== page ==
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I’m often asked about identifying the target market for a book. Here’s my answer, in a nutshell.
Do you want to impact the greatest number of readers possible? Does it seem to you that your book could benefit just about everyone?
That was my orientation when I co-authored The Ultimate Guide to Transforming Anger. I soon learned from my more experienced co-authors and several literary agents that the audience needed to be narrowed down. While people outside a defined market may well read your book, you still need to target to a defined market. That’s how you reach them.
In a phone consultation with a client in my Bring Your Book to Life Program the other morning, I found myself in what is for me a familiar conversation. The writer has medical and scientific information that can help people with virtually any health issue, people of all ages, all demographics, preventatively or even if they have some kind of health condition.
And, of course, wanting to help as many people as she can, it’s tempting to make the audience as broad as possible.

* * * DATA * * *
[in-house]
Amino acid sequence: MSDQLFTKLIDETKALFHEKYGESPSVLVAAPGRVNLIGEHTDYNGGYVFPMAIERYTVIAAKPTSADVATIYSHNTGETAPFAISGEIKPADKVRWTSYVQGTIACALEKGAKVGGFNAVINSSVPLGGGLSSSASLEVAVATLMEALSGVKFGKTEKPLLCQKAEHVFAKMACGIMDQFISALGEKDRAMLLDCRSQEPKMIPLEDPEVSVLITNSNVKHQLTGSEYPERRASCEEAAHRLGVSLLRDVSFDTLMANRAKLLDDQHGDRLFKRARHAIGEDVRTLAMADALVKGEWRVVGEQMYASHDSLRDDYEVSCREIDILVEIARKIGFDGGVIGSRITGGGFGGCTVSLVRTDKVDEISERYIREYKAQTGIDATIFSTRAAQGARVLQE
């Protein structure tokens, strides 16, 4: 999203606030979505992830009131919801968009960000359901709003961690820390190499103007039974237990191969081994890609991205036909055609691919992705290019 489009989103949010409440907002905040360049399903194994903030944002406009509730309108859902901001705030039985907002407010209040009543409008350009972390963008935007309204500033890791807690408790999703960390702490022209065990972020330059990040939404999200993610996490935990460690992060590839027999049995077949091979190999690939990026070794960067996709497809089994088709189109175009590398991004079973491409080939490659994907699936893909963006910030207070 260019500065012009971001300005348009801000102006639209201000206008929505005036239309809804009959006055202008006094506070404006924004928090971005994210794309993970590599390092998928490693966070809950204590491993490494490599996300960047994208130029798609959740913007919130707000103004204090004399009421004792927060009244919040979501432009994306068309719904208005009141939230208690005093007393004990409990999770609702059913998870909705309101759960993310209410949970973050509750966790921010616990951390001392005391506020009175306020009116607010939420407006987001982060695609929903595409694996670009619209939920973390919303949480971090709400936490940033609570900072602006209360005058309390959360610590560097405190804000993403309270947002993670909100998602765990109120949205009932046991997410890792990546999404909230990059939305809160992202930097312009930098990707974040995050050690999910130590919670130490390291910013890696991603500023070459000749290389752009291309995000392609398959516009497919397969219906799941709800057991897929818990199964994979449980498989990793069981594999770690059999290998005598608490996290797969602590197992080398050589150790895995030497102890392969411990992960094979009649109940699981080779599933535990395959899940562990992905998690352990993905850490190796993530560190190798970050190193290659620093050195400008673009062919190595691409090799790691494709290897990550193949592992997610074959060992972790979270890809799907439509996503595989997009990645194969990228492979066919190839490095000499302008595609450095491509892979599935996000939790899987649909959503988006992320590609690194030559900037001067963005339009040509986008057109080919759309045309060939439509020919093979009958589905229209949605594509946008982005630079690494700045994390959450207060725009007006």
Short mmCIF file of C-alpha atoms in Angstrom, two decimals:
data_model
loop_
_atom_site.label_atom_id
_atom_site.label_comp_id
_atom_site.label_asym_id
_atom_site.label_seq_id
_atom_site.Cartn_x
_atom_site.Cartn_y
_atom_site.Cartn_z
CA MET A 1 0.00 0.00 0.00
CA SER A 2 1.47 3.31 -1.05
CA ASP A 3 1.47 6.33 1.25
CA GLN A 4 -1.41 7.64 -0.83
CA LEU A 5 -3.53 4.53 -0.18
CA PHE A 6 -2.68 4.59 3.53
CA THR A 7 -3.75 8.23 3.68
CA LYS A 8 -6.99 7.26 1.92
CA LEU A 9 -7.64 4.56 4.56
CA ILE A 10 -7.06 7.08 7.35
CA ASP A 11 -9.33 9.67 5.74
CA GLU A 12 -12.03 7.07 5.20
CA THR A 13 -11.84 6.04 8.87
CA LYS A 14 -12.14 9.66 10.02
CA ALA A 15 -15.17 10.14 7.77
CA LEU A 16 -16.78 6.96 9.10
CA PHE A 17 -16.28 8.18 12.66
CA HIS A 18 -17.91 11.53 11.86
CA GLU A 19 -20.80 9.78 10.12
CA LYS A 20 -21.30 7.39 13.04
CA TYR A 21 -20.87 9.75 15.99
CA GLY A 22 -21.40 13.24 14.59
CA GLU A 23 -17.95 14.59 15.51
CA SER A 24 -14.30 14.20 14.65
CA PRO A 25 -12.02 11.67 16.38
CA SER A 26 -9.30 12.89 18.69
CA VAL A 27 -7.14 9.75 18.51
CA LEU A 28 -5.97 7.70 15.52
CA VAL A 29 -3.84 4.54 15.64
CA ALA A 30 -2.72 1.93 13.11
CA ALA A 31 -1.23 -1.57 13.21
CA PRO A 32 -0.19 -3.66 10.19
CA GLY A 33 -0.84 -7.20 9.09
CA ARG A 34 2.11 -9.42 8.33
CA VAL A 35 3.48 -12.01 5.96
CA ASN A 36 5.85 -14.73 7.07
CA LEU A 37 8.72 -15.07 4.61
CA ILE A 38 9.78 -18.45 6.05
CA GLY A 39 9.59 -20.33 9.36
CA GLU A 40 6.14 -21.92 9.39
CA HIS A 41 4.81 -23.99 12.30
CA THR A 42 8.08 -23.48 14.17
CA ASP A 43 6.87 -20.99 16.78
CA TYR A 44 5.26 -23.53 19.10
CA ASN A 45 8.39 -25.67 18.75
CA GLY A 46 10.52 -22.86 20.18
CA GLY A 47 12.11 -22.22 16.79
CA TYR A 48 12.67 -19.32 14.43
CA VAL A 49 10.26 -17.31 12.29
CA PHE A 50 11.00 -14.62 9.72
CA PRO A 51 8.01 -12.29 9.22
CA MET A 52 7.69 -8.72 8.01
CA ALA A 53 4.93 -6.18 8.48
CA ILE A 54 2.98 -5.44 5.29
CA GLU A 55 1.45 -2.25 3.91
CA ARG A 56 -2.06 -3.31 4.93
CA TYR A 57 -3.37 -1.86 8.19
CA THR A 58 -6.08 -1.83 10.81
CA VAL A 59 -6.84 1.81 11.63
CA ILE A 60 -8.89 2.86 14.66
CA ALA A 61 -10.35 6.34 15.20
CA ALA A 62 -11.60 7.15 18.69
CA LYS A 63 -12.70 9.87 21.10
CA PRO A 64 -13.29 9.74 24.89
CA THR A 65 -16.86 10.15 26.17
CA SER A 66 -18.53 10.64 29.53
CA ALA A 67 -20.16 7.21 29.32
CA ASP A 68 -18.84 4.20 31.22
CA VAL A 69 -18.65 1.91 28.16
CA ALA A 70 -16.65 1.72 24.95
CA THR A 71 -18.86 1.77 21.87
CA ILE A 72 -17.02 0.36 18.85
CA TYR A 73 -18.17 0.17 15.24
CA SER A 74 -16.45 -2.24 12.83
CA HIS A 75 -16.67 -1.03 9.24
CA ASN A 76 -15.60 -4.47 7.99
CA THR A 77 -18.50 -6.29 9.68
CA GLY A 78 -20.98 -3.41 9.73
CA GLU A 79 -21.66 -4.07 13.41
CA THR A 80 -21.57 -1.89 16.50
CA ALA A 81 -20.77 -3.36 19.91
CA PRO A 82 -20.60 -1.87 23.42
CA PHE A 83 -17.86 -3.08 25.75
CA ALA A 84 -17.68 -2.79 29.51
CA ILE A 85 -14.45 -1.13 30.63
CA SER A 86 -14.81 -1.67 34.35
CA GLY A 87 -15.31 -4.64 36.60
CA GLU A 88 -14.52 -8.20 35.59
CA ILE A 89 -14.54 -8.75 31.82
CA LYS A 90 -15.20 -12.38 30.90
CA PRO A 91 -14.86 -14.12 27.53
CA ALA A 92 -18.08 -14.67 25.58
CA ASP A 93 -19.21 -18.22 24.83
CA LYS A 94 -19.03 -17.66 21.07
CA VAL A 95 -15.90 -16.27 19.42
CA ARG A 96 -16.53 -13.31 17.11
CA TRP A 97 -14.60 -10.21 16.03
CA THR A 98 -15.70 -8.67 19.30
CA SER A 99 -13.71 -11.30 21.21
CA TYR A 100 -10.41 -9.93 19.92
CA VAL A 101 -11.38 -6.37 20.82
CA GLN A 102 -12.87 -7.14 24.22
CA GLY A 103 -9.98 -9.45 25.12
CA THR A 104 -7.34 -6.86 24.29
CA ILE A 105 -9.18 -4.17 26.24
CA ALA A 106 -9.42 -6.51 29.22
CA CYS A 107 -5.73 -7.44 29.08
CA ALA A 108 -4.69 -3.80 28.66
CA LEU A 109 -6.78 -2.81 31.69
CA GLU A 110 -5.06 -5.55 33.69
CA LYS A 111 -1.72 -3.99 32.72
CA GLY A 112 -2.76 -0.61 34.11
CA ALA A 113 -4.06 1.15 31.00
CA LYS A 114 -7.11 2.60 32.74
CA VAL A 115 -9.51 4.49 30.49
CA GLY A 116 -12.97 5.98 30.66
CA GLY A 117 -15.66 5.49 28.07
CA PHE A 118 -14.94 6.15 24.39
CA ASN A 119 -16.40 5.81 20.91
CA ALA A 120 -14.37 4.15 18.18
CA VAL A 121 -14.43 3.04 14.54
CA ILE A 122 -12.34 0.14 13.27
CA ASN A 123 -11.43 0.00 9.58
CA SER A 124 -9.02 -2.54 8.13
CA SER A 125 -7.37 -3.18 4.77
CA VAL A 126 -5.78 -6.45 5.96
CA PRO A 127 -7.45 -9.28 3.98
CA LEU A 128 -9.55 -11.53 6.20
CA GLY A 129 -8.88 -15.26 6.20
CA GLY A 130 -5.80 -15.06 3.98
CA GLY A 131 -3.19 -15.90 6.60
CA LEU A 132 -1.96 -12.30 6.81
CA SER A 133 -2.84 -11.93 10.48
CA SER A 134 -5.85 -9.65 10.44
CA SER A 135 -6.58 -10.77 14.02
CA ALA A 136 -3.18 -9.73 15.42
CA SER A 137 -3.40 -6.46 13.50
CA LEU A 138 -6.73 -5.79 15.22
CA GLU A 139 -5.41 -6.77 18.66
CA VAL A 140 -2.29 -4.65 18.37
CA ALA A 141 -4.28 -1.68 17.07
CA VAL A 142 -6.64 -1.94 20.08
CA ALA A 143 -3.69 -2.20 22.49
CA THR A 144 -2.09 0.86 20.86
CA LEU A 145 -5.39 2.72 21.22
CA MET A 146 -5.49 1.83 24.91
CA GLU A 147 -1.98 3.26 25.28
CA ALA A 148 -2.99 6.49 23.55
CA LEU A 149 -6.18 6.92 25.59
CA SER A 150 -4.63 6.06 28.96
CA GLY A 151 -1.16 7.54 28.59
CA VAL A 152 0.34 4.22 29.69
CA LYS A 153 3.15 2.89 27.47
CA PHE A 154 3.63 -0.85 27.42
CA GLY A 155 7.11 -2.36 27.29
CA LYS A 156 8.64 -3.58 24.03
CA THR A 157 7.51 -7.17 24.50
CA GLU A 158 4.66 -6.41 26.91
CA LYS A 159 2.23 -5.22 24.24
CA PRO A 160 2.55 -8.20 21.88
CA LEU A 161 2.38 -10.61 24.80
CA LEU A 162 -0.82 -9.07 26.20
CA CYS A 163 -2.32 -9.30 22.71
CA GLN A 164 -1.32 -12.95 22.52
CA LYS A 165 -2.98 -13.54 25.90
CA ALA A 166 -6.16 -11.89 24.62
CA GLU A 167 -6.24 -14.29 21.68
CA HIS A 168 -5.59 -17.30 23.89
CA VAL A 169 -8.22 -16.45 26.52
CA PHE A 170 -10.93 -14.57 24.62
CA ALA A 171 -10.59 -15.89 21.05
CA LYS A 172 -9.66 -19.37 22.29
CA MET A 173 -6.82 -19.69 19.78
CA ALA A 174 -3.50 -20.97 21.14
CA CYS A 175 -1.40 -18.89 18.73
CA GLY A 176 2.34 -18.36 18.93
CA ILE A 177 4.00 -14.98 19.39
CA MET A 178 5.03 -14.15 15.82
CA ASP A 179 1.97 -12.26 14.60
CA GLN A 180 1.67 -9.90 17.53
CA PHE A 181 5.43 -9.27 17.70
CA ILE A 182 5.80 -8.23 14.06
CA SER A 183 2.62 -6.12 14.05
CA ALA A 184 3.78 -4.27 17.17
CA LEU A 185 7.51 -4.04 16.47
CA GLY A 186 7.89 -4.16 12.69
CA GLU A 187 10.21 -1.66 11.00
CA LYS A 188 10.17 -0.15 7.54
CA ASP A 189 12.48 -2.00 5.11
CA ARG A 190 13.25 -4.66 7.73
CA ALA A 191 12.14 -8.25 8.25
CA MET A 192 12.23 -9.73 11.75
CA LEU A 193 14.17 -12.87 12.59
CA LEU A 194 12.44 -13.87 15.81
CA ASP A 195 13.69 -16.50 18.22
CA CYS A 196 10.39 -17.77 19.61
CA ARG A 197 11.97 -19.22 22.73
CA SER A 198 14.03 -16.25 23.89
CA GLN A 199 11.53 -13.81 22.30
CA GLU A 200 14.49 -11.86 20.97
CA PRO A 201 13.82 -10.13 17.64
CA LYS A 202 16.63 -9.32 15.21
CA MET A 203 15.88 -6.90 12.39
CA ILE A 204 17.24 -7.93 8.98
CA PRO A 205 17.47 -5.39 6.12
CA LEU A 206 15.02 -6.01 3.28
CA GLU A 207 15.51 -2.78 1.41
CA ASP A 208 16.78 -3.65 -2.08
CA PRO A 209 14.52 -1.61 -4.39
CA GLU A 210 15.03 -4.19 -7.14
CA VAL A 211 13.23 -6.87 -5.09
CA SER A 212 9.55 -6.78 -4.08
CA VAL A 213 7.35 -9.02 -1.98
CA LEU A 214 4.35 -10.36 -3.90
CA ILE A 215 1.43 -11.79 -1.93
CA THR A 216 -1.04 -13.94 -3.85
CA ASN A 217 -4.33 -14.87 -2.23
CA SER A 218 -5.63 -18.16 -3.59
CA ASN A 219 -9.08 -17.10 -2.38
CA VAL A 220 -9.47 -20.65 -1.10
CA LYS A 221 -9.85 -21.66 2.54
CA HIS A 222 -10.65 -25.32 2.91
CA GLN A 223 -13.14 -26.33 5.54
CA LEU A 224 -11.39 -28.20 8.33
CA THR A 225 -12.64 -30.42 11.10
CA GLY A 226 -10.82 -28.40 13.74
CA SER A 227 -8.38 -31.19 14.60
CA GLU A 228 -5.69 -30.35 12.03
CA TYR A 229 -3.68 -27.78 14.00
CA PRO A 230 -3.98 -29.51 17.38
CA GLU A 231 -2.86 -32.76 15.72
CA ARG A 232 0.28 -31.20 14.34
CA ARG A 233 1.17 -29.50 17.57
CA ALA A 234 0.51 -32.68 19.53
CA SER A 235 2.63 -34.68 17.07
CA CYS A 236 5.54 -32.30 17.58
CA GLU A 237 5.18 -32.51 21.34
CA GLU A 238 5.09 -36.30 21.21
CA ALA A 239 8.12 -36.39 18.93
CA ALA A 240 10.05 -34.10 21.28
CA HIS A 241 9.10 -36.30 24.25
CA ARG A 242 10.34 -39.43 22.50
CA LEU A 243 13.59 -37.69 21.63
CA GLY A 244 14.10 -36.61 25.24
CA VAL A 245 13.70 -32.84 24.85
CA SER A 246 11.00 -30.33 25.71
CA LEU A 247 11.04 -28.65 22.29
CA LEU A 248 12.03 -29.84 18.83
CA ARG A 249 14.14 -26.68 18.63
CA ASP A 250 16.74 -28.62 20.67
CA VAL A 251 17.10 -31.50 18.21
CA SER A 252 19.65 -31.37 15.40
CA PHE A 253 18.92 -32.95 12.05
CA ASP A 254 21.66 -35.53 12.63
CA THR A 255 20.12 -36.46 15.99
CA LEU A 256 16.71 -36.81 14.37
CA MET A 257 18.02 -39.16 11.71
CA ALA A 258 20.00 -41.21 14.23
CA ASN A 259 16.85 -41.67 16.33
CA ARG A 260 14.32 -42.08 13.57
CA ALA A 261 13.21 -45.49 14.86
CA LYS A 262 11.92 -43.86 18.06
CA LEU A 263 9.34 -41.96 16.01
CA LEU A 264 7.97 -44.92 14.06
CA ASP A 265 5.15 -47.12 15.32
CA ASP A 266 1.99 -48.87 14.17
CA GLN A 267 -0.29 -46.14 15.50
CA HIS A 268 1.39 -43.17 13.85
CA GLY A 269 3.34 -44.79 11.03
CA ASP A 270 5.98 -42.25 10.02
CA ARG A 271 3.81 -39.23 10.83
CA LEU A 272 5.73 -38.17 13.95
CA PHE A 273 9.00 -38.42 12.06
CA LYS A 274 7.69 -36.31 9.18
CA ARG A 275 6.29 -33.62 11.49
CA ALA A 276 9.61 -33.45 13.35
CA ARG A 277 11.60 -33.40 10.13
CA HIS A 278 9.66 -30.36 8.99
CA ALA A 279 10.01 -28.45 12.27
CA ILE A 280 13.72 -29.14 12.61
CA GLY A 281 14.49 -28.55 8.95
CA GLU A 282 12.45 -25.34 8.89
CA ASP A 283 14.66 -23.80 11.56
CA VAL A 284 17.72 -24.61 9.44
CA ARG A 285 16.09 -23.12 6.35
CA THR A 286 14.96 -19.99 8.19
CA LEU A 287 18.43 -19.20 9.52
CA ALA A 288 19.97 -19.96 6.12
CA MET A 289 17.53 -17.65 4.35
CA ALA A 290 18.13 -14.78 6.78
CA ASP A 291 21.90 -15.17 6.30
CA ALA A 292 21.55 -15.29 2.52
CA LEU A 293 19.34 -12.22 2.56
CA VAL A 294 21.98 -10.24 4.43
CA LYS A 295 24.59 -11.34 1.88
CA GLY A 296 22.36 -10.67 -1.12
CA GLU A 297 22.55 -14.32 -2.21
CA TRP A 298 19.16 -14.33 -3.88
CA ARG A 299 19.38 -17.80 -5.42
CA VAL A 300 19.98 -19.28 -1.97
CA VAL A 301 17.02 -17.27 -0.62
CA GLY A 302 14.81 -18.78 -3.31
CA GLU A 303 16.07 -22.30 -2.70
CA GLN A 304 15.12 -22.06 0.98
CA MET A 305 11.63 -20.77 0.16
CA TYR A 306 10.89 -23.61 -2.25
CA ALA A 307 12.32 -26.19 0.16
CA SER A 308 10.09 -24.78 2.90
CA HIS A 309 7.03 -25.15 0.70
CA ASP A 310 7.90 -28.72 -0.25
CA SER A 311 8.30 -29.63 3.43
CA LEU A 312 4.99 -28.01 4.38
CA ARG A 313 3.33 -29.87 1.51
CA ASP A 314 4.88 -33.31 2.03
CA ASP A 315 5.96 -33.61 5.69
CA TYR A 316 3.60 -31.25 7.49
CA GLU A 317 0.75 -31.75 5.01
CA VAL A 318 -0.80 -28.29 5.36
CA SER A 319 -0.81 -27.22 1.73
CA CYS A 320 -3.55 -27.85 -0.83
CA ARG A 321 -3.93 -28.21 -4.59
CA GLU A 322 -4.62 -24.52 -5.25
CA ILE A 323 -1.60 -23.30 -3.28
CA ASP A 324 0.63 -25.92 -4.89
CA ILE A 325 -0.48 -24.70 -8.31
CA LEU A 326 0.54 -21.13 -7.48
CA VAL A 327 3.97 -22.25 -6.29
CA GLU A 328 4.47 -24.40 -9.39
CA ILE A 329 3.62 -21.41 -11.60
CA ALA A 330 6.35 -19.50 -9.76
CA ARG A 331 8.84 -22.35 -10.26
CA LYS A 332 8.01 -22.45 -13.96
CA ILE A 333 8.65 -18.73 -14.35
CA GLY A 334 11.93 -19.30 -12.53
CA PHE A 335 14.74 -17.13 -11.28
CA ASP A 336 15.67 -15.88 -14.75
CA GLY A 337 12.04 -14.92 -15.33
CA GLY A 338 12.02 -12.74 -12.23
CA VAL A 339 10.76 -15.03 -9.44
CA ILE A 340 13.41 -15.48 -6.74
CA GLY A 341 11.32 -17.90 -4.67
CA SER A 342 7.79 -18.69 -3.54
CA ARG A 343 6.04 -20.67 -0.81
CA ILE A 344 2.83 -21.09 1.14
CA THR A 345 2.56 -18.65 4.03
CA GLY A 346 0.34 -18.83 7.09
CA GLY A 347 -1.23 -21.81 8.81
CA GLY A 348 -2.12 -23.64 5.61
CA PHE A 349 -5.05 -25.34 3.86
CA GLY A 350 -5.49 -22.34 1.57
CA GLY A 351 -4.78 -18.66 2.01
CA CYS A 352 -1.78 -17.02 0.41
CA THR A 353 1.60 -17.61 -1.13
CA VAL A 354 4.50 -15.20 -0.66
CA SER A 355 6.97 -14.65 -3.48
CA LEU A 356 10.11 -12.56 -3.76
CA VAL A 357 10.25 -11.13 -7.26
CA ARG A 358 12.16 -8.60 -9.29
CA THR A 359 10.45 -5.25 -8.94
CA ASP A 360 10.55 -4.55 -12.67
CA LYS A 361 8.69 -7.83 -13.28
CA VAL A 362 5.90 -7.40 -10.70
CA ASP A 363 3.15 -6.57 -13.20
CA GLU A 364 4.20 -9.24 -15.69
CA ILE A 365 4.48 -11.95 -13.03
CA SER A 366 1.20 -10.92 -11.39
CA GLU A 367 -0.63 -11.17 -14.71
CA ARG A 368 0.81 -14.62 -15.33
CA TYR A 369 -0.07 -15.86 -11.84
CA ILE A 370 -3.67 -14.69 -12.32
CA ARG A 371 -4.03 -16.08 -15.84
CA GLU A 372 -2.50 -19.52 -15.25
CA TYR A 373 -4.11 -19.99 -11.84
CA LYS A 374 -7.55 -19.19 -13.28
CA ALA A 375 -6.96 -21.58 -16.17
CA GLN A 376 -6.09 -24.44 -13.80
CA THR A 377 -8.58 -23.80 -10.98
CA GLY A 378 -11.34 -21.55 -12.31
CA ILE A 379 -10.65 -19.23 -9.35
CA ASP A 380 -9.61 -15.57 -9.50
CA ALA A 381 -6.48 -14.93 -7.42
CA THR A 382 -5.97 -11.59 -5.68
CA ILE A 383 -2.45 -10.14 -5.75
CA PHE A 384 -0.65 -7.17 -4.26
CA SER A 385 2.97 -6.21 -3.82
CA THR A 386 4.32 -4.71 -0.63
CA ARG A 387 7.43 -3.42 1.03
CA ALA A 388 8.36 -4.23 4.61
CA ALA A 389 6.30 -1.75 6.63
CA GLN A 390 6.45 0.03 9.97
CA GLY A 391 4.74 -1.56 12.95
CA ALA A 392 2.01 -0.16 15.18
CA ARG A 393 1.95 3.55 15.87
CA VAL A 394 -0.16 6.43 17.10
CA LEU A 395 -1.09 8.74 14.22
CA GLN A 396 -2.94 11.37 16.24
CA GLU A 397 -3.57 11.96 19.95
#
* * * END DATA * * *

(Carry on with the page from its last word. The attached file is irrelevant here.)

The problem is, people tend to buy a nonfiction health-related book based on one of two things:
Sure, sometimes curiosity or inspiration fuels a book sale, but, by far, the majority of sales, particularly for a health-related book come from the above two motivators.
If the title is too broad, it’s going to be hard to get the reader’s attention. A diabetic is looking for a book about diabetes. A pregnant mom looks for pregnancy books. A parent with an autistic child will look for a book with “autism” in the title and will likely search for “autism” on Amazon or in a bookstore.
While some broad titles do make it big, it’s much easier to go niche, especially if you do not already have a big following or mailing list.
Amazon dominates book sales. If you want your book to do well in that dominant market, you need to think about what keywords readers will type in to find your book. And, in general, the more specific the keywords, the more likely that readers will find you on Amazon.
While your book’s title will attract core readers to the book, knowing your core audience will also help you write to that audience in a voice and tone that resonates for them. Knowing your target audience will also help you market and sell books, because you’ll know–or can research–where such readers “hang out” online and offline–news sites, websites specific to a disease or problem or goal, association websites.
Are there ever reasons to go broad? Absolutely. I always counsel my clients to educate themselves on the market and then listen to their inner promptings. If the inner voice counsels differently, don’t ignore it. Explore it.
What questions do you have about writing a book? Ask away.